Lesson: Exploring the Forces of Tension

Contributed by: Center for Engineering Educational Outreach, Tufts University

A photo shows a tug of war team of ~10 men with their heels dug in, pulling hard on a rope, creating a pulling (tension) force. Extending from the rope in the photo, a line drawing shows the rope elements and a free body diagram of one rope segment.
A game of tug of war requires a lot of tensile strength
Copyright © 2010 John Moore, Wikimedia Commons https://commons.wikimedia.org/wiki/File:Tug_Of_War_Tension.png


Students learn about tensile strength. They review their knowledge of tension and focus on tensile loads and failure caused by them. They learn how composite materials are engineered to provide different characteristics, such as stiffness or strength.

Engineering Connection

Engineers use their knowledge of materials and their properties (such as the ability to withstand tension and compression) to choose suitable materials in the design of safe, reliable and robust products and structures. They also design new materials and composite materials to provide different combinations of material properties.

Learning Objectives

  • Students learn about tension as a force and how it acts on structural components through a hands-on group design problem (via the associated activity).
  • Students learn about composite materials and how they can be made for increased strength.

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Educational Standards

Each TeachEngineering lesson or activity is correlated to one or more K-12 science, technology, engineering or math (STEM) educational standards.

All 100,000+ K-12 STEM standards covered in TeachEngineering are collected, maintained and packaged by the Achievement Standards Network (ASN), a project of D2L (www.achievementstandards.org).

In the ASN, standards are hierarchically structured: first by source; e.g., by state; within source by type; e.g., science or mathematics; within type by subtype, then by grade, etc.

  • Describe qualitatively the functional relationship between two quantities by analyzing a graph (e.g., where the function is increasing or decreasing, linear or nonlinear). Sketch a graph that exhibits the qualitative features of a function that has been described verbally. (Grade 8) Details... View more aligned curriculum... Do you agree with this alignment?
  • Demonstrate methods of representing solutions to a design problem, e.g., sketches, orthographic projections, multiview drawings. (Grades 6 - 8) Details... View more aligned curriculum... Do you agree with this alignment?
  • Describe and explain the purpose of a given prototype. (Grades 6 - 8) Details... View more aligned curriculum... Do you agree with this alignment?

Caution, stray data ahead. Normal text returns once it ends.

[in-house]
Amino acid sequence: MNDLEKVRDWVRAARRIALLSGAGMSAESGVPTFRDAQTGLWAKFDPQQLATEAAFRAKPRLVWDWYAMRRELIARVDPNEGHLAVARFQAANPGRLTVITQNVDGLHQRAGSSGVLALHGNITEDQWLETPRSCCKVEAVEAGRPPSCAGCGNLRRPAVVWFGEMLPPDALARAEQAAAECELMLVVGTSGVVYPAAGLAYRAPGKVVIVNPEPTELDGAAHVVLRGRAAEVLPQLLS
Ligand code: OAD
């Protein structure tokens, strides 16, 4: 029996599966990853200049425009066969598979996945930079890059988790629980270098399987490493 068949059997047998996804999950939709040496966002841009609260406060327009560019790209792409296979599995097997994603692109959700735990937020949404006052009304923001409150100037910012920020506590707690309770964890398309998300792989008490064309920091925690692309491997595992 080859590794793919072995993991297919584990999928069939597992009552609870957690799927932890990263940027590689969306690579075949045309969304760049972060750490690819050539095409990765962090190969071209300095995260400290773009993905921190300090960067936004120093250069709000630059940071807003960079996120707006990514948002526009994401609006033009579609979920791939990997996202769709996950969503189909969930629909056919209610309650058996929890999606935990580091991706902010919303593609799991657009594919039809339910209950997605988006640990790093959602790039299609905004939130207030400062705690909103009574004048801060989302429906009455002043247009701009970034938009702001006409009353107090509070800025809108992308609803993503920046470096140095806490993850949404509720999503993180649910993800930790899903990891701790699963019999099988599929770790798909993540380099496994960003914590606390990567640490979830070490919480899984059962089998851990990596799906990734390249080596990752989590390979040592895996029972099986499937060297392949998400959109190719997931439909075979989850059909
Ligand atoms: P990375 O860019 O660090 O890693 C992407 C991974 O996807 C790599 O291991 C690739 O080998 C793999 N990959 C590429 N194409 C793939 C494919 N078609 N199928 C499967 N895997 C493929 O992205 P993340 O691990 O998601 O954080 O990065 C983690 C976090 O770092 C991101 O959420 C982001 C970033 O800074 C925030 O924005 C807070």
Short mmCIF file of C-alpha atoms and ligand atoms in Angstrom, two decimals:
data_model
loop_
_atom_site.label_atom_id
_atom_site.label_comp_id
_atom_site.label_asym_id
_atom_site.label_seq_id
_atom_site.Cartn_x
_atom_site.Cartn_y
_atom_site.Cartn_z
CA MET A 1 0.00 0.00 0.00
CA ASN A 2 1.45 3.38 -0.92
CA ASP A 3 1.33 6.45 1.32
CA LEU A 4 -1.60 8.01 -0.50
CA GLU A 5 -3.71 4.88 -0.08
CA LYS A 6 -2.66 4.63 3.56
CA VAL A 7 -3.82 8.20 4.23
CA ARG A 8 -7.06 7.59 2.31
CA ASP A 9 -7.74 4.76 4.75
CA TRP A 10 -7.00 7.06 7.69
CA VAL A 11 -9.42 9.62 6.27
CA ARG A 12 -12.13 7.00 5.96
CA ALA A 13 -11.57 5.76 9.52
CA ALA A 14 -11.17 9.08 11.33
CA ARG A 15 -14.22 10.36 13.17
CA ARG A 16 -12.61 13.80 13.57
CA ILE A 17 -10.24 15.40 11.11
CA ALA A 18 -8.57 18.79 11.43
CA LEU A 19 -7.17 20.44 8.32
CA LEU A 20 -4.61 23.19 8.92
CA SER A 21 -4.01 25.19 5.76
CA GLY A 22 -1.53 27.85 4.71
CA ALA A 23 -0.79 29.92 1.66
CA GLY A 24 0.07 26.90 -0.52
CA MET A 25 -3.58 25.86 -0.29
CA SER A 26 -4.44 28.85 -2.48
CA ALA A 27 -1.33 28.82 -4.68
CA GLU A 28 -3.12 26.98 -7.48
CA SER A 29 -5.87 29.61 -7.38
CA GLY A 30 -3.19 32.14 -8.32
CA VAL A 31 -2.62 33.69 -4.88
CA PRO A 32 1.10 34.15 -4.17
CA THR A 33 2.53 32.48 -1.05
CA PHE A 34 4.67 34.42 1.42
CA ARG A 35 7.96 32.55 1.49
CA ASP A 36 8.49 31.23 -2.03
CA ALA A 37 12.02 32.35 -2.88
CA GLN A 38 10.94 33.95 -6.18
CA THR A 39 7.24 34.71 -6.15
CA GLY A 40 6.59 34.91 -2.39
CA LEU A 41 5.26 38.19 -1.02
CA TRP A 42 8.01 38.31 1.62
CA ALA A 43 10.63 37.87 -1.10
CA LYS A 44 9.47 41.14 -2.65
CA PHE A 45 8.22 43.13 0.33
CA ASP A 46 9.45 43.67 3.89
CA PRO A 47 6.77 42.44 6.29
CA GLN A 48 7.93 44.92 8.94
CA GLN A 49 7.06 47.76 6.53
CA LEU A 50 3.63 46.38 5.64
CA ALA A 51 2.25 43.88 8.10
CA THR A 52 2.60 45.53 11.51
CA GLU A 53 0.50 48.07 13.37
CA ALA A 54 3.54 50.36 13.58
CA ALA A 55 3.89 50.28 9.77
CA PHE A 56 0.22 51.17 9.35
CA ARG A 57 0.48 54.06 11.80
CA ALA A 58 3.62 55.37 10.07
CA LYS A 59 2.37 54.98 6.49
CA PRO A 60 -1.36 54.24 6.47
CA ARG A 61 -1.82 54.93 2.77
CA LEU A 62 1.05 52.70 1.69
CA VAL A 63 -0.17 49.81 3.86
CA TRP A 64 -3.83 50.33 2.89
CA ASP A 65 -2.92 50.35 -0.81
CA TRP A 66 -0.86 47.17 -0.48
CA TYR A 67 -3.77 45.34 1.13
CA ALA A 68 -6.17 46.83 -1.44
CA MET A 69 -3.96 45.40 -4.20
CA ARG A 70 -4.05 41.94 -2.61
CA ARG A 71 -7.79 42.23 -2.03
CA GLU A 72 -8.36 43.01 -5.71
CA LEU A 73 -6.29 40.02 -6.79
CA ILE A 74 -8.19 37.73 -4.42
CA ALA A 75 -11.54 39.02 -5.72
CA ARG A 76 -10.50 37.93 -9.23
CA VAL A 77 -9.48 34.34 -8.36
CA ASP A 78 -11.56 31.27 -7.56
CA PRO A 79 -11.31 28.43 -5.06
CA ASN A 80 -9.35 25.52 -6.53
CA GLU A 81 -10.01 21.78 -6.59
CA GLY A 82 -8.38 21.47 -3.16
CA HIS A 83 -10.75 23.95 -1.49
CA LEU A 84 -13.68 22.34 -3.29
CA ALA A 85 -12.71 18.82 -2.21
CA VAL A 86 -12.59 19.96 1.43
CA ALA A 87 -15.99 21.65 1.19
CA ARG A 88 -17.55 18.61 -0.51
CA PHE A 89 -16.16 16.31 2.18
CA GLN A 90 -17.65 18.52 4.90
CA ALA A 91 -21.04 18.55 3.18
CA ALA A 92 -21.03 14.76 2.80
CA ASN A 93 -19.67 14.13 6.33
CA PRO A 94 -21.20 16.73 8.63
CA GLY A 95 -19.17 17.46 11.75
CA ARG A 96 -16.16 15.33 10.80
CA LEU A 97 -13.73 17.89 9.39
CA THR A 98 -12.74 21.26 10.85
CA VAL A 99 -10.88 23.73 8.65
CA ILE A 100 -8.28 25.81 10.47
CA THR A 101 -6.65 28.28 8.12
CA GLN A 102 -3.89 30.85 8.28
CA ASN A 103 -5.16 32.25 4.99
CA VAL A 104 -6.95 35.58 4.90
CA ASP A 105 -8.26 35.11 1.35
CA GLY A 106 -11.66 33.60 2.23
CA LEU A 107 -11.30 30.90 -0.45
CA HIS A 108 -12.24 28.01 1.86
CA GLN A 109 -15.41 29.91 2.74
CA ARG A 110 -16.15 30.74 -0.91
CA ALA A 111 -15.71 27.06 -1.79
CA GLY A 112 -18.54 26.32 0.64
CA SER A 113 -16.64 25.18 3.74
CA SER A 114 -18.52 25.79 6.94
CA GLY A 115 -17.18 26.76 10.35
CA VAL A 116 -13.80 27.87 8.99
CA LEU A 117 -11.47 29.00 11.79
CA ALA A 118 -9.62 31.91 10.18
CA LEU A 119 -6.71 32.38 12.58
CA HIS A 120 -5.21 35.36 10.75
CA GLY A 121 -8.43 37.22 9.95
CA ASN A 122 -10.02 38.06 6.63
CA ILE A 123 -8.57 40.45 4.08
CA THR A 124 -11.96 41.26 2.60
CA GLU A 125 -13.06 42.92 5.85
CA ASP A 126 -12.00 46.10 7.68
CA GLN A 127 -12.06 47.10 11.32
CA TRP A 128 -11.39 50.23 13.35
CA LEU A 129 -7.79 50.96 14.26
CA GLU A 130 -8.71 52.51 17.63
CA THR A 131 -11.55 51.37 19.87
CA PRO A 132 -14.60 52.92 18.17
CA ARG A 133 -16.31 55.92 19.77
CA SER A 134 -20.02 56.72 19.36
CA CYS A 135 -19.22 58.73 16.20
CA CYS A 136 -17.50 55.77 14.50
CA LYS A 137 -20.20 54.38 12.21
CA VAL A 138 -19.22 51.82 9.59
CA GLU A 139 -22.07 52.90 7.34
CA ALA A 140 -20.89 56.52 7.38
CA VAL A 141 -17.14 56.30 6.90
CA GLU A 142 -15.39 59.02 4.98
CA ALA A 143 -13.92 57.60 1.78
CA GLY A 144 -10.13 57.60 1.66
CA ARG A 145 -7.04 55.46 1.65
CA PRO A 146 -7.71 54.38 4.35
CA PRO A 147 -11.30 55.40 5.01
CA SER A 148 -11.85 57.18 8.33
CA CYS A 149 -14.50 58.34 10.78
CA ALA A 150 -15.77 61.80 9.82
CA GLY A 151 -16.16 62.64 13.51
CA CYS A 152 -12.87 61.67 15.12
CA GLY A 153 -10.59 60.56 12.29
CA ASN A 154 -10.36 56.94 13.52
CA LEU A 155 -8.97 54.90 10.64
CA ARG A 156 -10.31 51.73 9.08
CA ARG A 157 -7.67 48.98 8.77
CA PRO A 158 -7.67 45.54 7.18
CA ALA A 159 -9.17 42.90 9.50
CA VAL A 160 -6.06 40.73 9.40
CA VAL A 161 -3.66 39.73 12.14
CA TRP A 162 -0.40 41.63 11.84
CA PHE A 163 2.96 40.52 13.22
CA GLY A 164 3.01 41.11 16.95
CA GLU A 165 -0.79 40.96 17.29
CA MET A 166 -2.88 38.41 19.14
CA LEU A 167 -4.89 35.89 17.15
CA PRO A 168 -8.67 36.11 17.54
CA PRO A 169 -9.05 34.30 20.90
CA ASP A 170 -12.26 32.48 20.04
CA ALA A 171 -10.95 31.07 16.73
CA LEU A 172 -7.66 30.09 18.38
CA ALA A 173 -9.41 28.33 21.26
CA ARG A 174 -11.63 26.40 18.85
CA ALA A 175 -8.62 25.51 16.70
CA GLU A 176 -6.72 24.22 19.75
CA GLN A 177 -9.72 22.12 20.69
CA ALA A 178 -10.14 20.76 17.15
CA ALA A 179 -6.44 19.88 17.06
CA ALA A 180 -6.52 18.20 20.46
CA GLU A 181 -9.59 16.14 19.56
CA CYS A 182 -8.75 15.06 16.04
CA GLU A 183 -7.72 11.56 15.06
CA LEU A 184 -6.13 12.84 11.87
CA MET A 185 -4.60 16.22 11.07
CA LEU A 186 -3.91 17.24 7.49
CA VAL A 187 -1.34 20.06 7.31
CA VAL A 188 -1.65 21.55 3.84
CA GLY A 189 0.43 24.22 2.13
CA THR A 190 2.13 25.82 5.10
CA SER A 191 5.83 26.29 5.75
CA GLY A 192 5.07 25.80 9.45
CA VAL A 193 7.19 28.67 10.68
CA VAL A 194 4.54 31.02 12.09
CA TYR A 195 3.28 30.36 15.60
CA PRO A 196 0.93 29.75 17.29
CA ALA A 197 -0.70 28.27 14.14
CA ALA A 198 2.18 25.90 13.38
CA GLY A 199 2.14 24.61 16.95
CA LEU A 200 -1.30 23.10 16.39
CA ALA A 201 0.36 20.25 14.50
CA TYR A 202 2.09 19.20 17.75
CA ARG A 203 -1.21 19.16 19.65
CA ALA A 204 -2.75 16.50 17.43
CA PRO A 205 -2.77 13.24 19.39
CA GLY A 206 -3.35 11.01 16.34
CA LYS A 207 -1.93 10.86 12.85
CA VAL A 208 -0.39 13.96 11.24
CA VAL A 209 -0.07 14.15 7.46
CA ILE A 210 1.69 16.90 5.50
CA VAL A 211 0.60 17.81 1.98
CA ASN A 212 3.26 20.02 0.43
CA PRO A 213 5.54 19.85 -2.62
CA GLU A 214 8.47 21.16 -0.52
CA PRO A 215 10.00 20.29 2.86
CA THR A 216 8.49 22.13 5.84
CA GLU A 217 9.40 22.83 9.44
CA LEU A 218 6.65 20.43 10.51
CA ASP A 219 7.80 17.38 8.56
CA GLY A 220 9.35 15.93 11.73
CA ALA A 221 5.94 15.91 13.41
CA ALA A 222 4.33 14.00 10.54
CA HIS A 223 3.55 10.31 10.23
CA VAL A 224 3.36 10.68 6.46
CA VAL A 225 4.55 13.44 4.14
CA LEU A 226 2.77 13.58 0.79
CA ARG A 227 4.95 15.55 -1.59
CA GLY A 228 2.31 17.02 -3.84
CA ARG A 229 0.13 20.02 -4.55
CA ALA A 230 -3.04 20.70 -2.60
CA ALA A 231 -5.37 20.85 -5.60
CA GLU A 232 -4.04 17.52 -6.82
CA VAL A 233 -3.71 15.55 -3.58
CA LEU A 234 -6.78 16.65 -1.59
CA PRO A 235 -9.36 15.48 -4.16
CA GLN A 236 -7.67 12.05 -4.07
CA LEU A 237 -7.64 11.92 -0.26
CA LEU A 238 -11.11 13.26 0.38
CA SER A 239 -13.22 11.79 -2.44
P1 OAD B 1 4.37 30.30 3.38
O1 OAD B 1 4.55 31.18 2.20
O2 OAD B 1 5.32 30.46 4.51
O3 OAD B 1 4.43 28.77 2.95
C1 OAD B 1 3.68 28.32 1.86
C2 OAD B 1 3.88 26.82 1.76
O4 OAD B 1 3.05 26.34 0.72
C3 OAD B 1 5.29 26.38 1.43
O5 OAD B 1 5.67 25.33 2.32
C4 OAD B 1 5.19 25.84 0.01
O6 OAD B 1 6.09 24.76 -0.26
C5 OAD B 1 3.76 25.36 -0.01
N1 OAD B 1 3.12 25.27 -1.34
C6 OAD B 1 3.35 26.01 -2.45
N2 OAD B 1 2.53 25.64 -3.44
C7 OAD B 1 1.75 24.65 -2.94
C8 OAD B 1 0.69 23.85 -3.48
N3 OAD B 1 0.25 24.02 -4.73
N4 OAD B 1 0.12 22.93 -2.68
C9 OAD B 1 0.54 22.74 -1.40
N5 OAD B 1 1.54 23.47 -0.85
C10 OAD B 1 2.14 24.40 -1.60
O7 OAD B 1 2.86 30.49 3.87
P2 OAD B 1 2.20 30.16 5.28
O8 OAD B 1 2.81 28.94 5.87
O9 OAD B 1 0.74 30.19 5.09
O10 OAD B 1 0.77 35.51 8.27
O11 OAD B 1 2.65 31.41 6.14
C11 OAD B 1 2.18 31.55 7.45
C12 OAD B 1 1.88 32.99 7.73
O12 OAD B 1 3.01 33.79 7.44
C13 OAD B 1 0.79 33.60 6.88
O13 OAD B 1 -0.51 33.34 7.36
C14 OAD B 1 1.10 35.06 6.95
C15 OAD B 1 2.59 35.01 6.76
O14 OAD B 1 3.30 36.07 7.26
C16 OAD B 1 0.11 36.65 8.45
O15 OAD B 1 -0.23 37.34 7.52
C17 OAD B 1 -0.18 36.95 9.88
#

• Explain how the forces of tension, compression, torsion, bending, and shear affect the performance of bridges. (Grades 6 - 8) Details... View more aligned curriculum... Do you agree with this alignment?
  • Explain and give examples of how mass is conserved in a closed system. (Grades 6 - 8) Details... View more aligned curriculum... Do you agree with this alignment?
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What happens when you stretch a rubber band? What happens to the rubber band if you stretch it too far? (Listen to student responses.)

What are some other materials that are easily stretched? What are some that are not so stretchy?

The amount of force that a material can undergo before snapping is its tensile strength. When creating new buildings, bridges and other structures—or even smaller products such as washing machines, bicycles, chairs and cell phones— engineers choose materials and come up with designs that can withstand the tensile forces that they are expected to encounter.

Lesson Background and Concepts for Teachers

Before they break, structural elements subjected to tension (pulling forces) stretch and "neck down." The amount of elongation (stretching) depends on the load and the original length of the material. The longer the piece of material, the more it stretches when subjected to a given load (so it is important for all students to mark off the 5-inch initial length). Have students watch for the necking on their plastic samples that are loaded in tension; they should observe that the middle of the material gets skinnier and thinner. All materials in tension, even steel, stretches and necks down, before failing (breaking). When a high enough load is placed on a structural member in tension, the ultimate tensile strength of the material is exceeded and it fails.